FILM and book fans came face-to-face with the original manuscript of the most famous story to have ever emerged from the mind of a north Kerry writer when the first drafts of The Quiet Man went on display at the Seanchaí on Monday.
Exhibited by the University of Limerick Glucksman Library at the Seanchaí, the original drafts as well as a copy of the US journal in which it first appeared arrived to Listowel to mark the 80th anniversary of its publication.
The Quiet Man conjures John Wayne and Maureen O'Hara to mind immediately, but neither actor could have taken on what would become their career-defining roles but for the imagination of Ballydonoghue native Maurice Walsh, pictured right (1879-1964). He based the short story on the life of local Paddy Bawn Enright, changing the main character's name to Shawn Kelvin and publishing it first in the Saturday Evening Post in the US on February 11, 1933.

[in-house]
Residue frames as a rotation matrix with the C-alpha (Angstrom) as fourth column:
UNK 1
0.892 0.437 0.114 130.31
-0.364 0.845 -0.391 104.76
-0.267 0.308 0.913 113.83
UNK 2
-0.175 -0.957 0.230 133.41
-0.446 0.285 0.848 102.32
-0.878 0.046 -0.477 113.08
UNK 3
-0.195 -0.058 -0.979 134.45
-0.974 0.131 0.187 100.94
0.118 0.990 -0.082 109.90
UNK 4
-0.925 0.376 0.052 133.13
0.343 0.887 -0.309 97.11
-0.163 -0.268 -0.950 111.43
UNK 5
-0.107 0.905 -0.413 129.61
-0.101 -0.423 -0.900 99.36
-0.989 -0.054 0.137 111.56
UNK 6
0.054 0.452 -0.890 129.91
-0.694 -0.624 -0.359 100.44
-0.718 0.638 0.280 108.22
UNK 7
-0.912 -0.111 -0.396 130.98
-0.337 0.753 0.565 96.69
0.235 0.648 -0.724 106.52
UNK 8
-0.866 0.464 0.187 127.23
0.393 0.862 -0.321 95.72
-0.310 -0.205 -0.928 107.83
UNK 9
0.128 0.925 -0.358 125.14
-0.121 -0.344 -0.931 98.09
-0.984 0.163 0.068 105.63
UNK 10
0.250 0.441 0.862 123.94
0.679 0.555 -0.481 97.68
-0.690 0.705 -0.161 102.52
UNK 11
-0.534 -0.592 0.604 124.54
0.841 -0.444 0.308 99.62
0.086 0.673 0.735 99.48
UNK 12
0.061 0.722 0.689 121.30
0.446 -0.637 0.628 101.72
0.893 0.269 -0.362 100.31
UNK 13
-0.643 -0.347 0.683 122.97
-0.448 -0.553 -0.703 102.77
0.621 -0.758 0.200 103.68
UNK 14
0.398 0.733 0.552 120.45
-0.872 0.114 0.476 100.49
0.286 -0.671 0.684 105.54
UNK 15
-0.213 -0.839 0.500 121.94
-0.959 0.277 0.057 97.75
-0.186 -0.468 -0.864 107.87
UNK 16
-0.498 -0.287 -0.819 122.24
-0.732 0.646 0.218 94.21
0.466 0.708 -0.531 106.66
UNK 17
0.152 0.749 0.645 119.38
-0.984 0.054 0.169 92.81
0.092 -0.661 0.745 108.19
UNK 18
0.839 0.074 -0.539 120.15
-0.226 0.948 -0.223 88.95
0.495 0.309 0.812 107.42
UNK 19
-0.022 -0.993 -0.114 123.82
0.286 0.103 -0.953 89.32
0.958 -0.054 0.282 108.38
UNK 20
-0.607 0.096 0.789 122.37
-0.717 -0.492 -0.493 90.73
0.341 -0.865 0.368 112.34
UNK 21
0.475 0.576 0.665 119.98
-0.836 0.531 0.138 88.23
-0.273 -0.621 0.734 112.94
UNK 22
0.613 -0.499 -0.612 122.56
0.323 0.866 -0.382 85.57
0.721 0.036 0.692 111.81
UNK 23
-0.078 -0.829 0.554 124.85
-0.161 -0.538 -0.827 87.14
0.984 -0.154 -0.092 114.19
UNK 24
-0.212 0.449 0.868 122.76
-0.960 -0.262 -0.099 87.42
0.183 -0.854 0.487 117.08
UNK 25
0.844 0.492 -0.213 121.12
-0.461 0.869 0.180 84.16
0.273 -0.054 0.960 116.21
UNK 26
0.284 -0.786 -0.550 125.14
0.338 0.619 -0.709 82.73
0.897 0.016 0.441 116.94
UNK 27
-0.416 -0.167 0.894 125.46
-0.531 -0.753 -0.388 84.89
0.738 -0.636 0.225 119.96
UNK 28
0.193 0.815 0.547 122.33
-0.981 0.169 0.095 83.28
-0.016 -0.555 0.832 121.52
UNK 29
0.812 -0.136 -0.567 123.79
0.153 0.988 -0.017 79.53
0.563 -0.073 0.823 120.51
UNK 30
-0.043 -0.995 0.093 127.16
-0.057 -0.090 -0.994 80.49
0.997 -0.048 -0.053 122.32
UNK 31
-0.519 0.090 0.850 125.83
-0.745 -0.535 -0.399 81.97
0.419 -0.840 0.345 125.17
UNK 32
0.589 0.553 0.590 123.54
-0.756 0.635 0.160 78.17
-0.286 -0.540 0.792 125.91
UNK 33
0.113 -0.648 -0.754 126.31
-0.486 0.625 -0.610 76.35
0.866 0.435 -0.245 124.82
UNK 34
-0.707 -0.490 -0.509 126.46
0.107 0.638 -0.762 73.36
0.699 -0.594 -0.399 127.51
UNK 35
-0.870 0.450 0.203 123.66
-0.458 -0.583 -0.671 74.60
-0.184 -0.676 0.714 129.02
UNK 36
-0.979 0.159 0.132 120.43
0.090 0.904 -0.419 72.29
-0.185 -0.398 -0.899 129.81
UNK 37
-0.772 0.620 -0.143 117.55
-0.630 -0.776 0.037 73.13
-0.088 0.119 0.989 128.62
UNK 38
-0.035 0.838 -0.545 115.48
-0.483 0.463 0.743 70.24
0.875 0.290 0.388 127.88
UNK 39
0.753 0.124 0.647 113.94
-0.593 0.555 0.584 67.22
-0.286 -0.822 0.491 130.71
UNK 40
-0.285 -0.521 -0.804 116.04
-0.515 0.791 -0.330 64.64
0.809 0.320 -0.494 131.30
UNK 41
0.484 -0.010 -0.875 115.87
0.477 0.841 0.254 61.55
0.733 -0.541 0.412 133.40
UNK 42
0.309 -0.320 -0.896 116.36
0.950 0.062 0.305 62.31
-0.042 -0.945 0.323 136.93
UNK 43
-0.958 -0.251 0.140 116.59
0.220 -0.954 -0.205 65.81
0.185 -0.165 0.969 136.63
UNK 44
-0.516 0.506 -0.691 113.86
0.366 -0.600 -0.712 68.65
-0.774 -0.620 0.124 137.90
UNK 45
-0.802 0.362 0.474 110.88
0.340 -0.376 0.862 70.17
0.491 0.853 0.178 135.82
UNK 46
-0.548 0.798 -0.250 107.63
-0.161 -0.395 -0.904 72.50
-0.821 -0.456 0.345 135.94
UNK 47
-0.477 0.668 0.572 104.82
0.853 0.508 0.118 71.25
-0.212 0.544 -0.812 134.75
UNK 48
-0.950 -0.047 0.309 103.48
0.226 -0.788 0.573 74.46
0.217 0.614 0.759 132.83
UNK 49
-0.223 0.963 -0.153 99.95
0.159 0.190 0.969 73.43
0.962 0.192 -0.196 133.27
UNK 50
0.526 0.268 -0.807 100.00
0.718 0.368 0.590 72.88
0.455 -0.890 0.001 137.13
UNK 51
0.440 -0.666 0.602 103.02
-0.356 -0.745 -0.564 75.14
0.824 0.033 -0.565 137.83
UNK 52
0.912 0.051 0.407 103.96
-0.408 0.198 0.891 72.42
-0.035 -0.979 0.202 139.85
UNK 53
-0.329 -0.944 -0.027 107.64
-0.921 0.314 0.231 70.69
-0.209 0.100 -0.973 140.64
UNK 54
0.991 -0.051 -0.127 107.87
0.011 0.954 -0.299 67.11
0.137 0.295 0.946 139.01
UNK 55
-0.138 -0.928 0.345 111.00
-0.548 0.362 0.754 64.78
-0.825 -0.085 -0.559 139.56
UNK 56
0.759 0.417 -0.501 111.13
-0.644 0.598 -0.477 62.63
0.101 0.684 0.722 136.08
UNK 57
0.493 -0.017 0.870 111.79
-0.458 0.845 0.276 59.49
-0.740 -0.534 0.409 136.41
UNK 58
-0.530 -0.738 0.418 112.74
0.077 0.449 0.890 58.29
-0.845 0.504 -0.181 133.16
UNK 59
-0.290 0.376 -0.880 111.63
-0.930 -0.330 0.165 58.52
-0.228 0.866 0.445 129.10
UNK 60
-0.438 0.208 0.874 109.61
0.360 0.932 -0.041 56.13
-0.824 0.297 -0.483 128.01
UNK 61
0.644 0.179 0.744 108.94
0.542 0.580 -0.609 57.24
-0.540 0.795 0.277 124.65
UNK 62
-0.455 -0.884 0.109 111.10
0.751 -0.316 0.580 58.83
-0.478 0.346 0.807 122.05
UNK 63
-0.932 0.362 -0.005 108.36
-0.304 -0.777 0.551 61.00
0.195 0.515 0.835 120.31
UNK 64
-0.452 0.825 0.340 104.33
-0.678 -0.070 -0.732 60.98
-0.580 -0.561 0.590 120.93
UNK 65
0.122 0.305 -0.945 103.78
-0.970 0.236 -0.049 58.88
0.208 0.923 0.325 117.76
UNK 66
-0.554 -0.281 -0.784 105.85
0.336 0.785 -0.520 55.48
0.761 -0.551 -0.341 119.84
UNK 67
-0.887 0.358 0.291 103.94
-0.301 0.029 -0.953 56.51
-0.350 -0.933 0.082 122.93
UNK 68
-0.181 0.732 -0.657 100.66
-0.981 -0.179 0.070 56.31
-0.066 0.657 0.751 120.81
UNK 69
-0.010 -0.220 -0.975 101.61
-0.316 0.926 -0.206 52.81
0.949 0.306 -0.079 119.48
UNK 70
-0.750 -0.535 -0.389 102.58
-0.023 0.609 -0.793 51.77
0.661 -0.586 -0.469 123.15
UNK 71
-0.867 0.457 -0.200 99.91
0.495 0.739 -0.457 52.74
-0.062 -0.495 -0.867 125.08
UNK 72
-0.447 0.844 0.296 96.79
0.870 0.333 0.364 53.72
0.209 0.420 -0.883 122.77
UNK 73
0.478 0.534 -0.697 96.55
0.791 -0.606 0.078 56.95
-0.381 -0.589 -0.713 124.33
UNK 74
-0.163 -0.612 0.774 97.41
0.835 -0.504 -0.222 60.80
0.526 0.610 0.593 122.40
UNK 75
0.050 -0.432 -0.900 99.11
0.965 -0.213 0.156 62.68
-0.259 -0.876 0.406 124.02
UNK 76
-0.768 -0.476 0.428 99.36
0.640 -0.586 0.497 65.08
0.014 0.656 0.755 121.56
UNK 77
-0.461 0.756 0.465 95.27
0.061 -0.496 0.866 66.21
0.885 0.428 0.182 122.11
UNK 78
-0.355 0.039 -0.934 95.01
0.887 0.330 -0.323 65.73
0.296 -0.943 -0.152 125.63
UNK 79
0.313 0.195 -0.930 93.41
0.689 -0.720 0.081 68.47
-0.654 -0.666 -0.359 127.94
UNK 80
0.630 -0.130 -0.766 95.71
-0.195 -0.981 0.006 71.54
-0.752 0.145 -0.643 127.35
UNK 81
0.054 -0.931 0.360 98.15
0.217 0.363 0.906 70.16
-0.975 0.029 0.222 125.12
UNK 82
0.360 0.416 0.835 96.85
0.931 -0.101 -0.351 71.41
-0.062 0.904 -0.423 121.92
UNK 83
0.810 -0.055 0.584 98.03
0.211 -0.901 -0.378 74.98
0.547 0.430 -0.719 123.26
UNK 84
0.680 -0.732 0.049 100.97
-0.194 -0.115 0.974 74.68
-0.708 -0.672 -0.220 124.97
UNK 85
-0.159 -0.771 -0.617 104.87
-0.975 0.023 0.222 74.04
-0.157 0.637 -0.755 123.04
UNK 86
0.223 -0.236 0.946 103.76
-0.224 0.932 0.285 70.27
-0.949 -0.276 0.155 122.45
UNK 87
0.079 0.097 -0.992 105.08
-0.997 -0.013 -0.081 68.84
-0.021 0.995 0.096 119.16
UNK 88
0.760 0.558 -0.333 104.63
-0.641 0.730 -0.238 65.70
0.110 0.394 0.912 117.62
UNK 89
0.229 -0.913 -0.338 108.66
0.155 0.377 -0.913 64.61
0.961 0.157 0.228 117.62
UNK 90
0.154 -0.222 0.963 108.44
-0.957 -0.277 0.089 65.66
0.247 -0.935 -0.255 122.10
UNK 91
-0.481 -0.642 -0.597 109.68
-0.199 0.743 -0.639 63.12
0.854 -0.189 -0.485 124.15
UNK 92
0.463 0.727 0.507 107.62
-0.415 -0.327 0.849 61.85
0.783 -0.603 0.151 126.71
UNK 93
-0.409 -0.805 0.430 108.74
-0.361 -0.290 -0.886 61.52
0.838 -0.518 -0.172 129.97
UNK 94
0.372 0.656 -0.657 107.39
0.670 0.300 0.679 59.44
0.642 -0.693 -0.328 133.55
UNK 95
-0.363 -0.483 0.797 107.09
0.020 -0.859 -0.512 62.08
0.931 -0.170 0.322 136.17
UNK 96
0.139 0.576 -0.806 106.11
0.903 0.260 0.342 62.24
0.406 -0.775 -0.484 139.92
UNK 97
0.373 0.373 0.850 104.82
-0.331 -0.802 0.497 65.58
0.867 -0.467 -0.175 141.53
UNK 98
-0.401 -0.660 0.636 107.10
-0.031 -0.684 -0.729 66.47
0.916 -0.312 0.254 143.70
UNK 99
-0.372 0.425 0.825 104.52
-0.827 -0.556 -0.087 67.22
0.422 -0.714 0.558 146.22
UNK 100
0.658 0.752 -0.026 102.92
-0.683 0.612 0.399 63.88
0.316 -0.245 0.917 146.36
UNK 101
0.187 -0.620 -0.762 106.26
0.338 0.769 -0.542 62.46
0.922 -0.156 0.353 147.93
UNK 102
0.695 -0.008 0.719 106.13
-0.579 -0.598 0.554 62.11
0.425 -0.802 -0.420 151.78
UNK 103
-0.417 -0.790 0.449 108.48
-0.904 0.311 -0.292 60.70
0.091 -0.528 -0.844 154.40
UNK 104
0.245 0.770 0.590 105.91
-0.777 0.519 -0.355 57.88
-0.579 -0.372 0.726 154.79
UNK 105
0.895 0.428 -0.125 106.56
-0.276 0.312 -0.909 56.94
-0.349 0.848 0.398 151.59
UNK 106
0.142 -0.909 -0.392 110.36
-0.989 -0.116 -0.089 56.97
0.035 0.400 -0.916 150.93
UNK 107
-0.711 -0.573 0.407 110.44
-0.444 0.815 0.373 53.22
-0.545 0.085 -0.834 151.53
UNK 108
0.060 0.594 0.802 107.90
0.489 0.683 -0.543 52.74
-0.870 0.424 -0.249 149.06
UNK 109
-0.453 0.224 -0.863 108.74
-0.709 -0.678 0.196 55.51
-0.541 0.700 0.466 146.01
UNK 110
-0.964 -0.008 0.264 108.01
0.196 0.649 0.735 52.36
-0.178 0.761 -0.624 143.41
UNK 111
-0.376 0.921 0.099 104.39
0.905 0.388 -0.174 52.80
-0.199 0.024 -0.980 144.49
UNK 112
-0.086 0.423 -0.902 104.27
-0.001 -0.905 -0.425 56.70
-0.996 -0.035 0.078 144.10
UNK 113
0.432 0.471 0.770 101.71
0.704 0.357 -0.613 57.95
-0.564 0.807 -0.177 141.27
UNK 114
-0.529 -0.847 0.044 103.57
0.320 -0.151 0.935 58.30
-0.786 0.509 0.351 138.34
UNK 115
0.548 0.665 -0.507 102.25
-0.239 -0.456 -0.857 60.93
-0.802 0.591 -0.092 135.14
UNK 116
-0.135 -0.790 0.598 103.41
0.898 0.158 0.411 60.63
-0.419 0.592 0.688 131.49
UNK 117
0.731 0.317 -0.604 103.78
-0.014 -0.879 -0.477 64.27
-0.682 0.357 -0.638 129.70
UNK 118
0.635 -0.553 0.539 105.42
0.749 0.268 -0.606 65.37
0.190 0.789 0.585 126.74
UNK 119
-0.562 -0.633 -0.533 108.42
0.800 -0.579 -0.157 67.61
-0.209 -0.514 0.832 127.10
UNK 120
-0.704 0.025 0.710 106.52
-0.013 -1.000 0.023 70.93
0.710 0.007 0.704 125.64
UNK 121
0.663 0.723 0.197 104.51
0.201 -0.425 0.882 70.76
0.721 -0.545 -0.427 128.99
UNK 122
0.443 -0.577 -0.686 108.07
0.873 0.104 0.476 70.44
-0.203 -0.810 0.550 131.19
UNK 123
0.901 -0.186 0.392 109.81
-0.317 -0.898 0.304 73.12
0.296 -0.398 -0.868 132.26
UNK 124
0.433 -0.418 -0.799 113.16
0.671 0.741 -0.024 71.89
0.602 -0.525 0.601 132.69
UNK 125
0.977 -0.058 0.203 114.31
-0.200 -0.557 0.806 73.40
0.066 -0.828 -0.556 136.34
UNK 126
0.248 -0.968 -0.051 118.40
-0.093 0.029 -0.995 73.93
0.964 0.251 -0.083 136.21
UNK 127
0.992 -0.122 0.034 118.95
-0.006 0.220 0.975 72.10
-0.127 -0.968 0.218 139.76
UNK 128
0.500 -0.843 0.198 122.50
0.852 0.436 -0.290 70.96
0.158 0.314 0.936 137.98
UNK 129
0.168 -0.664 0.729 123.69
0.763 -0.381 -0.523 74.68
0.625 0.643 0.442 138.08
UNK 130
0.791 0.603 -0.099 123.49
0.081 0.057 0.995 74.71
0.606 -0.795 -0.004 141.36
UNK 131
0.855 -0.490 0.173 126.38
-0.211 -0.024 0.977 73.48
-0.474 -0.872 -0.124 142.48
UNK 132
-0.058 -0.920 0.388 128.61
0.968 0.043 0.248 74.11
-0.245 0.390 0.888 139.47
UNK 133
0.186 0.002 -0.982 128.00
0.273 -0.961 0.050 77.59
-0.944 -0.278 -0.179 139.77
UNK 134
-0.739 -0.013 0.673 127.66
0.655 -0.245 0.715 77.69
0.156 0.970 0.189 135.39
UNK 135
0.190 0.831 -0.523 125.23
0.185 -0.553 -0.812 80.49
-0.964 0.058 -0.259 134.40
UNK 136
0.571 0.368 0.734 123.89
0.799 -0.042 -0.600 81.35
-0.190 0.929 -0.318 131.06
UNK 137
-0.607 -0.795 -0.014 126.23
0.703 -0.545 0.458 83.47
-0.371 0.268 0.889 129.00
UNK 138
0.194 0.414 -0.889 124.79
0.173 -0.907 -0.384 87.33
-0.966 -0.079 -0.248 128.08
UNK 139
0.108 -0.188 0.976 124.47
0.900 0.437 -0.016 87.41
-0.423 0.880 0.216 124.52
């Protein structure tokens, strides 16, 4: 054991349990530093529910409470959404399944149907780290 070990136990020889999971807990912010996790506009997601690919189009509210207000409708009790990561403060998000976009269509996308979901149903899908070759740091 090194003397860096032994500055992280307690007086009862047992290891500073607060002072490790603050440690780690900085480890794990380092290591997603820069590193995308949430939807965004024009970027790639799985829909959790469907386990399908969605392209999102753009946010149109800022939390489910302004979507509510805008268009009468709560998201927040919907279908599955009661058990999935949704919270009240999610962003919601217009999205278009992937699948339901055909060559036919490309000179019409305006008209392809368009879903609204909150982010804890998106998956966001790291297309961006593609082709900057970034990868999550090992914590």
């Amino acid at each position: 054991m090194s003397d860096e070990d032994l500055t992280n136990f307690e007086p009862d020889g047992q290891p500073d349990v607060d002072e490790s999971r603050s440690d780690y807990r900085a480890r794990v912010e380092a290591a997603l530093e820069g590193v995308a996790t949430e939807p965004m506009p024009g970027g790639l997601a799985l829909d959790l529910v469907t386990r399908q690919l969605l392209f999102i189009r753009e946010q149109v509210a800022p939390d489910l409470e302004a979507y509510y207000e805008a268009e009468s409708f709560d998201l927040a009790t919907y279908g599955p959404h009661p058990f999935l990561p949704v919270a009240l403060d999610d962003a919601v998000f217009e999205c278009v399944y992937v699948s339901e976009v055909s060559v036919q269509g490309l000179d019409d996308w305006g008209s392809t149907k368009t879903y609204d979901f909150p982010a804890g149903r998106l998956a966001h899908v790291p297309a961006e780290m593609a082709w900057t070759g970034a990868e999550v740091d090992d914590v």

It proved an auspicious place to publish as it was in the Post that director John Ford read the story. He lost no time in securing the film rights and the rest is pretty much Hollywood history.
That history was brought home to north Kerry - where Maurice Walsh is celebrated as one of the great writers of the region's literary pantheon - with UL on Monday. Minister for Arts and Heritage Jimmy Deenihan opened the exhibition on Monday and spoke on the rich legacy of Walsh.
The manuscripts are contained in the Maurice Walsh papers at UL, which include a copy of the magazine as well as several handwritten and typescript drafts of the story.